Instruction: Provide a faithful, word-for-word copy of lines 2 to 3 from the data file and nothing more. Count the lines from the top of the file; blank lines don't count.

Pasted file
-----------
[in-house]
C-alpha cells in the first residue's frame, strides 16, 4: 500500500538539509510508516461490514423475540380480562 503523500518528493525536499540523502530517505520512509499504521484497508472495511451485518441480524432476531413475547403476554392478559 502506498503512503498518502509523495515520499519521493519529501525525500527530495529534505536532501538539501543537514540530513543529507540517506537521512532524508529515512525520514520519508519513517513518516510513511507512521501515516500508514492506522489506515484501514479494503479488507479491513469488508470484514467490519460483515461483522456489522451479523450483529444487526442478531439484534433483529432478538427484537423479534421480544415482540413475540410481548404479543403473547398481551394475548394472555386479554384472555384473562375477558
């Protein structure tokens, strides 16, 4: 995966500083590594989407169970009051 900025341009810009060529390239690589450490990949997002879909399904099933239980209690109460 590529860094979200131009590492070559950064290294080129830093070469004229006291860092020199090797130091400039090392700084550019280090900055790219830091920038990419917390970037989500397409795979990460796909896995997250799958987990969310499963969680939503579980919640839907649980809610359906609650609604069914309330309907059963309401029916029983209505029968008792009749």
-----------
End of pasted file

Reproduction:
C-alpha cells in the first residue's frame, strides 16, 4: 500500500538539509510508516461490514423475540380480562 503523500518528493525536499540523502530517505520512509499504521484497508472495511451485518441480524432476531413475547403476554392478559 502506498503512503498518502509523495515520499519521493519529501525525500527530495529534505536532501538539501543537514540530513543529507540517506537521512532524508529515512525520514520519508519513517513518516510513511507512521501515516500508514492506522489506515484501514479494503479488507479491513469488508470484514467490519460483515461483522456489522451479523450483529444487526442478531439484534433483529432478538427484537423479534421480544415482540413475540410481548404479543403473547398481551394475548394472555386479554384472555384473562375477558
């Protein structure tokens, strides 16, 4: 995966500083590594989407169970009051 900025341009810009060529390239690589450490990949997002879909399904099933239980209690109460 590529860094979200131009590492070559950064290294080129830093070469004229006291860092020199090797130091400039090392700084550019280090900055790219830091920038990419917390970037989500397409795979990460796909896995997250799958987990969310499963969680939503579980919640839907649980809610359906609650609604069914309330309907059963309401029916029983209505029968008792009749």